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Afternoon of 31 May 1943.
The crew of Avro Anson LT778 (10 Air Gunnery School at RAF Walney Island, near Barrow-in-Furness) had completed a target practice firing on a drogue target towed by Martinet HP303 and were preparing to land when the pilot of the Martinet overtook the Anson without sufficient clearance to starboard. The Martinet struck the Anson damaging both aircraft.
The Belgian pilot of the Martinet, Pilot Officer J.E.J. Wegria, managed to land safely and later commented that he believed the Anson had already commenced its landing when the accident happened.
However Anson LT778 crashed on the beach just short of the runway killing all on board. It appears the pilot, Sergeant Anderton, was trying to land the damaged Anson.
Sergeant Charles S Anderton, pilot
Flying Officer Edwin Creed, air gunner instructor
Leading Aircraftman Fred Wilson, wireless operator / air gunner under tuition
Leading Aircraftman James Lenaghan, wireless operator / air gunner under tuition
Leading Aircraftman Harry Hudson, wireless operator / air gunner under tuition
Blame was attached to both pilots for failing to keep lookout, the Air Officer Commanding noting that one of the crew should have been in the astrodome of the Anson, keeping watch until the target tug and tow lines were clear.
There is very little information available about this crash and it is not recorded in Michael Hurst’s ‘Air Crashes in the Lake District.’ Internet message board debates also appear to confuse this crash with another mid-air collision involving an Anson which occurred the same day up the coast at Maryport.
All the research has been undertaken by Mark Haywood, grandson of one of the crew, LAC James Lenaghan. We met at Walney beach, he is in the photo above. Mark has copies of the Accident & Movement cards and a copy of the Operations Record book and photos from the Air Gunnery School.
He has also visited and photographed the graves of the crew of LT778 and is trying to contact any family members of the crew. In this, he has already met with the sister of LAC Harry Hudson. If any relatives of the crew would like to get in touch with Mark, please email me (see contact page).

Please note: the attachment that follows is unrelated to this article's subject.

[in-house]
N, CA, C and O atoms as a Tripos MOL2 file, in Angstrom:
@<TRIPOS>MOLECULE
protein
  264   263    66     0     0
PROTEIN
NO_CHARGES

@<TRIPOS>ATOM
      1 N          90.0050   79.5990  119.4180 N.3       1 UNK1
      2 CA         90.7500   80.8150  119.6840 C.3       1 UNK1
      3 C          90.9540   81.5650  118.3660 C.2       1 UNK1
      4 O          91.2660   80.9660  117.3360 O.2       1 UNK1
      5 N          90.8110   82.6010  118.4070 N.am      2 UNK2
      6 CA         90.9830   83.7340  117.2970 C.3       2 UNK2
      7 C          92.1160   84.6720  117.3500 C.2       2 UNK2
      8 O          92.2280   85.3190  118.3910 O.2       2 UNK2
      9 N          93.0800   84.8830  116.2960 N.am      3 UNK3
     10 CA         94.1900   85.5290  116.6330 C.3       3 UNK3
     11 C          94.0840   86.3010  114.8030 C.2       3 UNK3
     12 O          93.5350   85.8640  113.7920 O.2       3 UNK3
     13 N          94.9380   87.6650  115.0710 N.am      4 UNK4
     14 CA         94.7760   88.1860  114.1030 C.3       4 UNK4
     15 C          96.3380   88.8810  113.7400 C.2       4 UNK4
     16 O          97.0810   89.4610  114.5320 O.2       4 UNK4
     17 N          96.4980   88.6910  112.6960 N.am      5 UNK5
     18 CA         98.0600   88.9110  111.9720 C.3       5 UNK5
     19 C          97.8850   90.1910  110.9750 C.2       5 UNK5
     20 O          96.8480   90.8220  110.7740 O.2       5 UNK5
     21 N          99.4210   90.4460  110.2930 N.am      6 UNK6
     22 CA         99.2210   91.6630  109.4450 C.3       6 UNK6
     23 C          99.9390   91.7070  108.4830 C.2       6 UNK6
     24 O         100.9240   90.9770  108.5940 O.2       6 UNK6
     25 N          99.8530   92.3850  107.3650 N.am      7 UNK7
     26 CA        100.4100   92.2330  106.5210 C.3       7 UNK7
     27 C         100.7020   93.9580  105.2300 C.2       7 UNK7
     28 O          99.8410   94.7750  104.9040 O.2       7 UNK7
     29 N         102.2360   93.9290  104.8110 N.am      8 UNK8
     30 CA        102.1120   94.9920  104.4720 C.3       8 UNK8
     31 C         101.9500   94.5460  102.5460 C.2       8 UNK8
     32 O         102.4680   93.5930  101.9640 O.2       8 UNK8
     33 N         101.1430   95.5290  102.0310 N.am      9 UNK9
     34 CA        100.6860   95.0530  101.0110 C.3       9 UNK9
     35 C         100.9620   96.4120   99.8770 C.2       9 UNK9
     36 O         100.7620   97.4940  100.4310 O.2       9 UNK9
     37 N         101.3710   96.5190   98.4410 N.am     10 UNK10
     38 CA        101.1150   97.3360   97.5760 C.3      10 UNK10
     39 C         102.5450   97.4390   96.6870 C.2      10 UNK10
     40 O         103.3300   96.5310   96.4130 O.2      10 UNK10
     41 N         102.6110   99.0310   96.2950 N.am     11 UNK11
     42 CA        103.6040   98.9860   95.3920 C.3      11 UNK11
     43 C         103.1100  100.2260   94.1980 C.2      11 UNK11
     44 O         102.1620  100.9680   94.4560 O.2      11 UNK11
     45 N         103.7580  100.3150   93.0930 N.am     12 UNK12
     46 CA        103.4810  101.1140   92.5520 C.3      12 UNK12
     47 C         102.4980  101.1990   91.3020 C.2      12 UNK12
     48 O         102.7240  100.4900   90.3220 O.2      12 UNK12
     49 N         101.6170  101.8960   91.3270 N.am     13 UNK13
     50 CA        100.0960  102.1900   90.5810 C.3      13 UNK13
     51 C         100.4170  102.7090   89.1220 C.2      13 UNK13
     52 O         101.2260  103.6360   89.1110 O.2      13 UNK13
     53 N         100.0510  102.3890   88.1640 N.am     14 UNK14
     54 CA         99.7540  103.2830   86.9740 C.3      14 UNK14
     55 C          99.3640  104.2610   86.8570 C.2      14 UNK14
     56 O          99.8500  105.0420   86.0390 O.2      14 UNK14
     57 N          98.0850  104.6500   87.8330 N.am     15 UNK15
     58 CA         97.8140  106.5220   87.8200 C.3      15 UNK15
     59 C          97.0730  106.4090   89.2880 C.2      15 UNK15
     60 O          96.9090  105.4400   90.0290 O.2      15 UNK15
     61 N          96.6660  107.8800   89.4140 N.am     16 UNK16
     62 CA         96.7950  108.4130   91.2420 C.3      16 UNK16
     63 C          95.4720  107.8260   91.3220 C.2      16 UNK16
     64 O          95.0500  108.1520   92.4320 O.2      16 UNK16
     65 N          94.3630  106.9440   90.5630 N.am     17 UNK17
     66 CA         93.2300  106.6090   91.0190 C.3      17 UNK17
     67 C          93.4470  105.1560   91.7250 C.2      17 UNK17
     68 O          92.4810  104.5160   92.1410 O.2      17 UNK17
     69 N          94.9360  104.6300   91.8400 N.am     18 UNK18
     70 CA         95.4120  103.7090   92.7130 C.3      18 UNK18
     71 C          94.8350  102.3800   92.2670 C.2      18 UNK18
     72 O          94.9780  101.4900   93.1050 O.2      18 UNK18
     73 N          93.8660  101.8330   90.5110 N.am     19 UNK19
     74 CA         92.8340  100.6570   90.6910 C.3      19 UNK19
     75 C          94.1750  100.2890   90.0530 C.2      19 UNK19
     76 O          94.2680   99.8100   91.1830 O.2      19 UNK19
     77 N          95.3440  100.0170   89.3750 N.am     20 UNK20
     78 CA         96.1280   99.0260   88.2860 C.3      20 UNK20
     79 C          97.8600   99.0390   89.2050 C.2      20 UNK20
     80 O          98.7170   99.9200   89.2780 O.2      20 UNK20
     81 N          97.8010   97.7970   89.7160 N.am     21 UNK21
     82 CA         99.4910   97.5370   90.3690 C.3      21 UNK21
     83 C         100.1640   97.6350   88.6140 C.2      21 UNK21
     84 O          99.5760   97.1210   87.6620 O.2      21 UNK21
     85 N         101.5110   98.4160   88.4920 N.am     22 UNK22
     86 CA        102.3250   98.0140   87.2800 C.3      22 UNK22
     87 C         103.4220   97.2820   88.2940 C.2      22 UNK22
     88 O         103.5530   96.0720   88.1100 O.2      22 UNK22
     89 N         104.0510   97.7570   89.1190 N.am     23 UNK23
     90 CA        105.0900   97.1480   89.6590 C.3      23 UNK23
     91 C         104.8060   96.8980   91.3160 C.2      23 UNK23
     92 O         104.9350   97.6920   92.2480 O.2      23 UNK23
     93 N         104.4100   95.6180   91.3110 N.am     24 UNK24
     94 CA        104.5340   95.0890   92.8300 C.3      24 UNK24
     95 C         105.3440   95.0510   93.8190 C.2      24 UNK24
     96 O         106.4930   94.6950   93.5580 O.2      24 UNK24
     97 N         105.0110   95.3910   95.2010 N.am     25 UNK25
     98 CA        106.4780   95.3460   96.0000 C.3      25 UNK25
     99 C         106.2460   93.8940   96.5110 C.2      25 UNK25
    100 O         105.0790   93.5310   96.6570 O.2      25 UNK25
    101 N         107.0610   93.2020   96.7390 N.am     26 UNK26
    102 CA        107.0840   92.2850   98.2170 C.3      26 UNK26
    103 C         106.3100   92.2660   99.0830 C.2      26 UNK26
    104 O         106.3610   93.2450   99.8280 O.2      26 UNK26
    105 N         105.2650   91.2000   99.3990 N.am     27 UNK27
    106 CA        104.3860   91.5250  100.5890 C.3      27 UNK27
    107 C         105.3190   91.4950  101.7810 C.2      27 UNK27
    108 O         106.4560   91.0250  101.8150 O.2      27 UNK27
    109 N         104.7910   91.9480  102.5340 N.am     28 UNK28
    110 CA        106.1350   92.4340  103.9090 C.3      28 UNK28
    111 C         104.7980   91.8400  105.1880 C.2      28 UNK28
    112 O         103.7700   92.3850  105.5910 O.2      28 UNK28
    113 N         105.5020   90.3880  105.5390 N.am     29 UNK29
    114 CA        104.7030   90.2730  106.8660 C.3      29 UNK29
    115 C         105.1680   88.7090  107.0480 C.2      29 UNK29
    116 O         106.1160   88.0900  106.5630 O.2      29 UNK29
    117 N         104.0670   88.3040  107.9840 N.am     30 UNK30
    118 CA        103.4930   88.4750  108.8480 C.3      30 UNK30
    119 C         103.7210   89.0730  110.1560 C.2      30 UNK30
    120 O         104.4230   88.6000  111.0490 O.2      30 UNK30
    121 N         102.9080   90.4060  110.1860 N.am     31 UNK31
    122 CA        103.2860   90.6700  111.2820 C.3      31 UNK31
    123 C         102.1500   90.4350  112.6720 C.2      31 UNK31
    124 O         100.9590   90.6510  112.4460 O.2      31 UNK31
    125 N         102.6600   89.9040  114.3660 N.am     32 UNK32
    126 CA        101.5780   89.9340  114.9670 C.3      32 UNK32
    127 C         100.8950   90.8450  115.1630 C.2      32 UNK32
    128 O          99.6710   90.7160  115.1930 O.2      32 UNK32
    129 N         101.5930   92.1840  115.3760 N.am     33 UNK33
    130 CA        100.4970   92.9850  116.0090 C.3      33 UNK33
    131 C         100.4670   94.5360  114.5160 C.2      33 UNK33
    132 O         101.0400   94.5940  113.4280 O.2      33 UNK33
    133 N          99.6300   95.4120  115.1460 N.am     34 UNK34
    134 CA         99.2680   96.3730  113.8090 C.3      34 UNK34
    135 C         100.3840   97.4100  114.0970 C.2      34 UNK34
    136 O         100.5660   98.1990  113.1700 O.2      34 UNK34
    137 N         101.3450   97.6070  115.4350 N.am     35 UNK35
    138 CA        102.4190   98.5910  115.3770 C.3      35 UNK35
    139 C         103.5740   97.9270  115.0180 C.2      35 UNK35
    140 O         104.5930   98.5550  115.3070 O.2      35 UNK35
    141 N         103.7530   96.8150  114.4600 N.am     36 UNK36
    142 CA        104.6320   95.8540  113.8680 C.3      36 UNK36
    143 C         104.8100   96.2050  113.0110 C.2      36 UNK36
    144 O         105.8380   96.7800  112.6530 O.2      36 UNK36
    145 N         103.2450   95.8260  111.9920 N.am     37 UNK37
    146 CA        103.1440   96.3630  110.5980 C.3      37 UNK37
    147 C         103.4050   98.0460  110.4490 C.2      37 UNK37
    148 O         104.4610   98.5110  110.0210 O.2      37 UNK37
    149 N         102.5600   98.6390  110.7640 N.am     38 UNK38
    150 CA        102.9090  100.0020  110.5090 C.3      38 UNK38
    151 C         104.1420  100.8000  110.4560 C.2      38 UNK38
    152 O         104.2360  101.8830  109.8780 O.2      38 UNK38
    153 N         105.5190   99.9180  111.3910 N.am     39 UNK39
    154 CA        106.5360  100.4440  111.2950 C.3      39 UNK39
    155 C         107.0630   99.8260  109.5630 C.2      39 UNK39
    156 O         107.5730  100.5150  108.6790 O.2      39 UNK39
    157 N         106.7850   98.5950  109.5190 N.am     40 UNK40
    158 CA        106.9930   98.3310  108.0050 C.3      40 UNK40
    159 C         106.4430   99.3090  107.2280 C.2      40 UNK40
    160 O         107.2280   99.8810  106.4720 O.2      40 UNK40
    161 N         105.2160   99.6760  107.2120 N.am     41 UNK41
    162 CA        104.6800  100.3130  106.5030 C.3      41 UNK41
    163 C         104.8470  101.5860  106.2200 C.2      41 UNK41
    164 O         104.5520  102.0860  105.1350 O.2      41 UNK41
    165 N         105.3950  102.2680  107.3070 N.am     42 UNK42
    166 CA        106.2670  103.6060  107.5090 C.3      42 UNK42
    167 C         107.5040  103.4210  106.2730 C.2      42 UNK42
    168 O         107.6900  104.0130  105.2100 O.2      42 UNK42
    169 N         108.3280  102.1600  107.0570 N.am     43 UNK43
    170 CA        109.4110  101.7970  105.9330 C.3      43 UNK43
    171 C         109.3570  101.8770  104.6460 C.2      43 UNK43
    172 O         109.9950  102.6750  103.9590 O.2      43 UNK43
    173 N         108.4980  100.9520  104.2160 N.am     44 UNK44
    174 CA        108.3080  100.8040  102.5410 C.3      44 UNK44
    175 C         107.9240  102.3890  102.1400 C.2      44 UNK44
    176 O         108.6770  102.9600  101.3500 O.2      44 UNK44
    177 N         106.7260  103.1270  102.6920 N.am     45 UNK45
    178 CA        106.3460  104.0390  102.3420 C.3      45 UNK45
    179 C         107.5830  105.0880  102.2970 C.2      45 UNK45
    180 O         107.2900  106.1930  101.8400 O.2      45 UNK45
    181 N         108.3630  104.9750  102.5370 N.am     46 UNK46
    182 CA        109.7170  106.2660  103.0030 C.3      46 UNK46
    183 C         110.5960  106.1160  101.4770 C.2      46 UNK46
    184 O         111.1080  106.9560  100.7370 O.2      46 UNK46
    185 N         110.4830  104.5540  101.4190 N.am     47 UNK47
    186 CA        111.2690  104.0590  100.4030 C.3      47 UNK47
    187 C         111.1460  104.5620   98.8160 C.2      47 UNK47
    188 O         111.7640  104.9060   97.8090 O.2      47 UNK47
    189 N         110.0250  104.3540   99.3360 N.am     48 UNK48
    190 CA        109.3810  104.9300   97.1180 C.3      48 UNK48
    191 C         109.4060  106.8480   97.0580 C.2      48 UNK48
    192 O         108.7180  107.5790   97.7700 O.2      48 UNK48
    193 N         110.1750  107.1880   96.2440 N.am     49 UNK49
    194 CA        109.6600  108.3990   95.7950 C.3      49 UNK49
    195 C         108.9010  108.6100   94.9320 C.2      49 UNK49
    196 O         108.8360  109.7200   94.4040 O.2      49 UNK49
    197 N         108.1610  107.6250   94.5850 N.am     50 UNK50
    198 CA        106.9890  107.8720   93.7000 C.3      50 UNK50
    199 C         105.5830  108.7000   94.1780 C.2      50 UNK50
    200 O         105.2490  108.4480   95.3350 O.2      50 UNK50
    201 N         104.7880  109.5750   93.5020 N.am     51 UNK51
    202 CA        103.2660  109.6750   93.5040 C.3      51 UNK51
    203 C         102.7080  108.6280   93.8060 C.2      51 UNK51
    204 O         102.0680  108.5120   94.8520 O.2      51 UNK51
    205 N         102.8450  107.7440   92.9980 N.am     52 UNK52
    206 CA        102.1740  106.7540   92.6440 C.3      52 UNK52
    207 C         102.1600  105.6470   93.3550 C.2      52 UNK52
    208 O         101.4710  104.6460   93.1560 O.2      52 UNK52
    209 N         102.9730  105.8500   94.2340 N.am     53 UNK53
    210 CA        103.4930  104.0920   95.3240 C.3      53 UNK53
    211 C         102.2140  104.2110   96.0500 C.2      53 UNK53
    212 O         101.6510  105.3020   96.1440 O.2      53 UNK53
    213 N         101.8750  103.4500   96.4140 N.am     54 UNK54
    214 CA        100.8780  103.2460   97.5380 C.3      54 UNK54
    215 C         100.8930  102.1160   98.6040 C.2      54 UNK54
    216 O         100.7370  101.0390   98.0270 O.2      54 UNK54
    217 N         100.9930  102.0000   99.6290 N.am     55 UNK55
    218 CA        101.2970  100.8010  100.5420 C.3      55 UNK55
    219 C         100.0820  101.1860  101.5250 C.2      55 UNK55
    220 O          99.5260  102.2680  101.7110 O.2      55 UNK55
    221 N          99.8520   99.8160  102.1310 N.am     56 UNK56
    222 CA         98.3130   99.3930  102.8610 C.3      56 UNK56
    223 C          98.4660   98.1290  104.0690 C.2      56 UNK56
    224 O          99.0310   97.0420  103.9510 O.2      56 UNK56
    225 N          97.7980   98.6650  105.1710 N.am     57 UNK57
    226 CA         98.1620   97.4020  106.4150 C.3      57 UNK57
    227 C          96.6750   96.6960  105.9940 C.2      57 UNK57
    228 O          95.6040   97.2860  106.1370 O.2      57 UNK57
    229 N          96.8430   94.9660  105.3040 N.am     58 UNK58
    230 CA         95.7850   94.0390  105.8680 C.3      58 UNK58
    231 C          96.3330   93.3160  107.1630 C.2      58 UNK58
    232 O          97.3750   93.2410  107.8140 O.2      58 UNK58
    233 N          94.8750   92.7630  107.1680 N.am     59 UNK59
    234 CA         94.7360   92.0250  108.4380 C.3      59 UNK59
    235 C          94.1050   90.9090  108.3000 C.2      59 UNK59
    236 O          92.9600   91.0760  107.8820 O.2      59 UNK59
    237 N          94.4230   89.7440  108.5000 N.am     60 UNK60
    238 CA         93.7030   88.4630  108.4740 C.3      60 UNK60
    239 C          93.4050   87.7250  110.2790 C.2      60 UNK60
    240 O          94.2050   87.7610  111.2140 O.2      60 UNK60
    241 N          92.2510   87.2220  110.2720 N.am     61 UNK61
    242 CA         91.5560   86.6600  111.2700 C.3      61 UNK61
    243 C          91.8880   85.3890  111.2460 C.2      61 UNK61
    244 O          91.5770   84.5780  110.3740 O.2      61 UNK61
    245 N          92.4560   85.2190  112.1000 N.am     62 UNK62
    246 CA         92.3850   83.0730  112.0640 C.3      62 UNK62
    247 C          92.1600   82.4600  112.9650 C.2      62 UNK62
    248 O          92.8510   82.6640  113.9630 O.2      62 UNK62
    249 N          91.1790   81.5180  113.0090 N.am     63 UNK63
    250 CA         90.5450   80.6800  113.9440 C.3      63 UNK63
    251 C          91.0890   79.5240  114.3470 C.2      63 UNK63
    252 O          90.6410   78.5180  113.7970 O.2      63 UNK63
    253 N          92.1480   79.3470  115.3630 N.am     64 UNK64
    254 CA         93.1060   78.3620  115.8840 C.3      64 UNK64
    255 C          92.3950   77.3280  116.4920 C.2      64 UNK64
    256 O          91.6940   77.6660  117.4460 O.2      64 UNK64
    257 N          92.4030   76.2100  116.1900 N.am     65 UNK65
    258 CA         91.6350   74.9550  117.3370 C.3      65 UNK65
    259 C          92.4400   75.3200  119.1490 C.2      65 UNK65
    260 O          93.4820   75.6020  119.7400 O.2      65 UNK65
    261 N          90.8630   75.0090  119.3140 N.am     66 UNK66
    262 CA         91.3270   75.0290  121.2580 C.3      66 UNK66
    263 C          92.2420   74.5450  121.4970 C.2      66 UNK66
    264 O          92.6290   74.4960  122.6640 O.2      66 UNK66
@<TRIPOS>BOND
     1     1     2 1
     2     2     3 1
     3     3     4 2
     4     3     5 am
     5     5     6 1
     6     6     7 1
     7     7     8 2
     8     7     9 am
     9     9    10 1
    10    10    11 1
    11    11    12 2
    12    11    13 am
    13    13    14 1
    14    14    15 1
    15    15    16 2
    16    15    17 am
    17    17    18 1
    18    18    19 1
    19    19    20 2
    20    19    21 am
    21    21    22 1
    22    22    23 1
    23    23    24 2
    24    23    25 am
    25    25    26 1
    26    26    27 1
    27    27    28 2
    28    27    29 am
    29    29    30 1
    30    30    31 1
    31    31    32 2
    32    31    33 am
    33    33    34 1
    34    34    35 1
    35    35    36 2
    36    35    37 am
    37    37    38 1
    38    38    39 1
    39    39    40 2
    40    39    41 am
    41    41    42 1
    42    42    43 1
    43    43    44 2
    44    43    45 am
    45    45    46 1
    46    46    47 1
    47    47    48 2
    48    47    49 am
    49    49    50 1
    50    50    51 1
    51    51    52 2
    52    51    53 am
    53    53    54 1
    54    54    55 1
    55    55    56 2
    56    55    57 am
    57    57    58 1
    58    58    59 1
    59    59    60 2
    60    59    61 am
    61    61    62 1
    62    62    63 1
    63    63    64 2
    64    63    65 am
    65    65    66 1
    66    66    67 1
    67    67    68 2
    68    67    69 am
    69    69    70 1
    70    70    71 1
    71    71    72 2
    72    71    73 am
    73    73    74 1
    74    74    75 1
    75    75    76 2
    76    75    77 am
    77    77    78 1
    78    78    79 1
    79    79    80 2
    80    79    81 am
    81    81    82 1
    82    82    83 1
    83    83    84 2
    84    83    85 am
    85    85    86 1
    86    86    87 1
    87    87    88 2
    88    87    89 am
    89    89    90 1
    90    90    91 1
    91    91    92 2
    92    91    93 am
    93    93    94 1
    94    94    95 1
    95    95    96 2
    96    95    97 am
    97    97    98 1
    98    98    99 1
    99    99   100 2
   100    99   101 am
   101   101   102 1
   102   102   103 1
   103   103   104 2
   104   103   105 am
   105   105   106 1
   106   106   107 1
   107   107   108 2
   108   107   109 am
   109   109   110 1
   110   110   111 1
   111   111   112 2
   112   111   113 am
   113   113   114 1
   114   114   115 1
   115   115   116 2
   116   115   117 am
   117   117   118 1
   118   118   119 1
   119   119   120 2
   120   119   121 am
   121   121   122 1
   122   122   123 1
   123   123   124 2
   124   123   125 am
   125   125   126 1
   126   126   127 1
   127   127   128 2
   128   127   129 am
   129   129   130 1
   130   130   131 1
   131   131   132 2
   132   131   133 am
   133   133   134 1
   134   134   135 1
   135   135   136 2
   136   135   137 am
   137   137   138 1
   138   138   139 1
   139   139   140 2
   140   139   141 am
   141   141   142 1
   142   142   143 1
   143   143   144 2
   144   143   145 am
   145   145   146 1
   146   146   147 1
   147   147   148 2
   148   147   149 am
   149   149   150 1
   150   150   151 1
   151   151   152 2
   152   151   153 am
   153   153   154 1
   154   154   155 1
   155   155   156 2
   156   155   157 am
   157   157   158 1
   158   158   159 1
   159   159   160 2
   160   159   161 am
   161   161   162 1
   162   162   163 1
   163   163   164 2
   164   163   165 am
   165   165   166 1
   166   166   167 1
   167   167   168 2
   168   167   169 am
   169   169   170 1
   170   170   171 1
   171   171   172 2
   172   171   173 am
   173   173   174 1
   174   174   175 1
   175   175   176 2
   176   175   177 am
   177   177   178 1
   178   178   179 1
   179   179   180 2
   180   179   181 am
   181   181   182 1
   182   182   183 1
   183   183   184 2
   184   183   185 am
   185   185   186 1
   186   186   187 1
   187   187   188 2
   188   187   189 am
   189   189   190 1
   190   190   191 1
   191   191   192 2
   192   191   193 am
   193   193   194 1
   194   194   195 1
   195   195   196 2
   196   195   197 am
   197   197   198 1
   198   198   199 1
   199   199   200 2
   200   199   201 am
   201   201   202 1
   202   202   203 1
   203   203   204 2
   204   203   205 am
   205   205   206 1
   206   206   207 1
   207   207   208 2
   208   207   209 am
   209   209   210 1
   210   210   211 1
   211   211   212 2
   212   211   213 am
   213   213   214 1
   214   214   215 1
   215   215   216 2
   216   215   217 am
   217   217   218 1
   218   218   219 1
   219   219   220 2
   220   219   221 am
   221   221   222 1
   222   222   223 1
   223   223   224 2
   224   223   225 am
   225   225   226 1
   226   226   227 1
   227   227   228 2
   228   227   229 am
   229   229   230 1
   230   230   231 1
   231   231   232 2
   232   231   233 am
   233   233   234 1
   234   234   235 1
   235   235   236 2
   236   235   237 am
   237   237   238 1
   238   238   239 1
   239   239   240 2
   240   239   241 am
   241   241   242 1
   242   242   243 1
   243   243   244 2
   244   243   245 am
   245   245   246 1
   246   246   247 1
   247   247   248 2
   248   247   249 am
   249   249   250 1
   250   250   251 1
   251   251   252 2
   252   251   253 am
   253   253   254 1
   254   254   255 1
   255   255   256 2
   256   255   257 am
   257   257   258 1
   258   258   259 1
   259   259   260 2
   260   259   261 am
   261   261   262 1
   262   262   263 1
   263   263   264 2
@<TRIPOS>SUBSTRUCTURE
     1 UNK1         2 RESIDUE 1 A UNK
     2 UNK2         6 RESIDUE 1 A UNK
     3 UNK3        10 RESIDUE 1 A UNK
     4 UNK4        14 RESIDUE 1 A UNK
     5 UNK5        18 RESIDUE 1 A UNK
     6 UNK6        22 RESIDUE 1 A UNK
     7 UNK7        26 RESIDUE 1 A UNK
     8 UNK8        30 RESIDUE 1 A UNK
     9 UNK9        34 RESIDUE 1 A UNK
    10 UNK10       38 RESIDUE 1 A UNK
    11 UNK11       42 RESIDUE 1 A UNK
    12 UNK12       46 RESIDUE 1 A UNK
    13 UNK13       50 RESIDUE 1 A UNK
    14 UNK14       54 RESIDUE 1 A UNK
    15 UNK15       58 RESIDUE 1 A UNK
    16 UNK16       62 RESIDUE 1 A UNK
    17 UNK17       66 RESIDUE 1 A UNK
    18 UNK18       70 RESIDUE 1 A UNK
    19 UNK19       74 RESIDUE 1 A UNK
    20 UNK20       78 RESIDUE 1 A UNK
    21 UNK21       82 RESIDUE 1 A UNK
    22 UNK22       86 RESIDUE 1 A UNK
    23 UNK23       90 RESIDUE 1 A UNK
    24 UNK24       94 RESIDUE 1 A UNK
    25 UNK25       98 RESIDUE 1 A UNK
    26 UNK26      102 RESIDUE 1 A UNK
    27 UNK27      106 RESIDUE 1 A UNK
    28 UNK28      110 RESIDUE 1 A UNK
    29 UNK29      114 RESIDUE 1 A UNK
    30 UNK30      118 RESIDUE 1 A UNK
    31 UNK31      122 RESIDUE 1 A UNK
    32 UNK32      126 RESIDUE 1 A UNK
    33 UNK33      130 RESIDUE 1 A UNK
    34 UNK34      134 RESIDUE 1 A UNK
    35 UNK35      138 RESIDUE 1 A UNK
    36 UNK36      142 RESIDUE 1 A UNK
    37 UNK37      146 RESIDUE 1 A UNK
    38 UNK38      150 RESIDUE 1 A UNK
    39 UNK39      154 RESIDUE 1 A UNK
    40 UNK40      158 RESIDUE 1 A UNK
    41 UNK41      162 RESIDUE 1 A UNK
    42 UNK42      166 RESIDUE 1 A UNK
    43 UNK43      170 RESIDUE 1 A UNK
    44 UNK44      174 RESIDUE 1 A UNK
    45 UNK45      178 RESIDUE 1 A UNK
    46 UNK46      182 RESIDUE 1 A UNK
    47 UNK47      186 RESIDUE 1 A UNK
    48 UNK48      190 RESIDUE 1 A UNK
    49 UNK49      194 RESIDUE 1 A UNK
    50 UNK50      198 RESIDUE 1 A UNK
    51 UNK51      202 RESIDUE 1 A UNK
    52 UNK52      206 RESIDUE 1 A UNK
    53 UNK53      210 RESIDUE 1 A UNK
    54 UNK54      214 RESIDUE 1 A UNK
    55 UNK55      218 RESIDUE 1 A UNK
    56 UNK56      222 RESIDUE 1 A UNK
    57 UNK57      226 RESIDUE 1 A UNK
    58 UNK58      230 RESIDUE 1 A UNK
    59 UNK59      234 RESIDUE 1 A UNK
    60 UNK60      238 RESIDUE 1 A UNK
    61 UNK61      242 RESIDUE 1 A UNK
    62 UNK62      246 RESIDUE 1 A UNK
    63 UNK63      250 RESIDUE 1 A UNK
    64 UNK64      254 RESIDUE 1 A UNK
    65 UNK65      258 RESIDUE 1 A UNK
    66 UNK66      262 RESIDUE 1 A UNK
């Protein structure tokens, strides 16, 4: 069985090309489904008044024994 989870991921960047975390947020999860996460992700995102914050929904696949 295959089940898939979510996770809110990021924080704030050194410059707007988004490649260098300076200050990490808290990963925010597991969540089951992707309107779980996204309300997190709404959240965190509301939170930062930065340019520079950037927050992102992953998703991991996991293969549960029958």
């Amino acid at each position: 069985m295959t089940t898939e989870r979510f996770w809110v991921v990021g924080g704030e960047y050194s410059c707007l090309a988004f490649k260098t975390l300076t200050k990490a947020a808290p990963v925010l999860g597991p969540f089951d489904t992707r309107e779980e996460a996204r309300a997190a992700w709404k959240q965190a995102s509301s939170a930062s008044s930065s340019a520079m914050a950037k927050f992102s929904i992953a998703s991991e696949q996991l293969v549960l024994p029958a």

Mark may also have found the crash site; the photos on the beach were taken close to the spot where Mark has found some bullets and cases and fragments of other debris on a previous visit, photographed below on his wartime era map which naturally does not show the location of airfields. Whether these are from LT778 or not, I cannot be certain (not without seeing some other debris) but the bullet cases are dated 1942 and 1943. The precise spot will still need to be verified however, as the tide was coming in fast as I took these photos. NB; Mark has since been in contact with two eye-witnesses to the crash, both of whom say the actual crash site was a hundred yards south of this spot.
Below; Photos of LAC Lenaghan and his class of wireless operators / air gunners
Squad One LAC Wilson 1st (upper) row on the left, LAC Hudson 3rd row, left, LAC Lenaghan 5th row, right
Below; A Hawker Henley towing a drogue target
Below; Tugs still take-off from Walney but these days towing gliders
Below; An Avro Anson, this one is LT112
Below; Mark’s photo of the beach and Walney airfield taken from a glider
Below; 2 wartime era signs at Walney, photos courtesy of Mark
Below; Mark’s photo of the poppy cross near the crash site later in the day as the tide was going out
Below; Photos of the graves of the crew of LT778 by Mark Haywood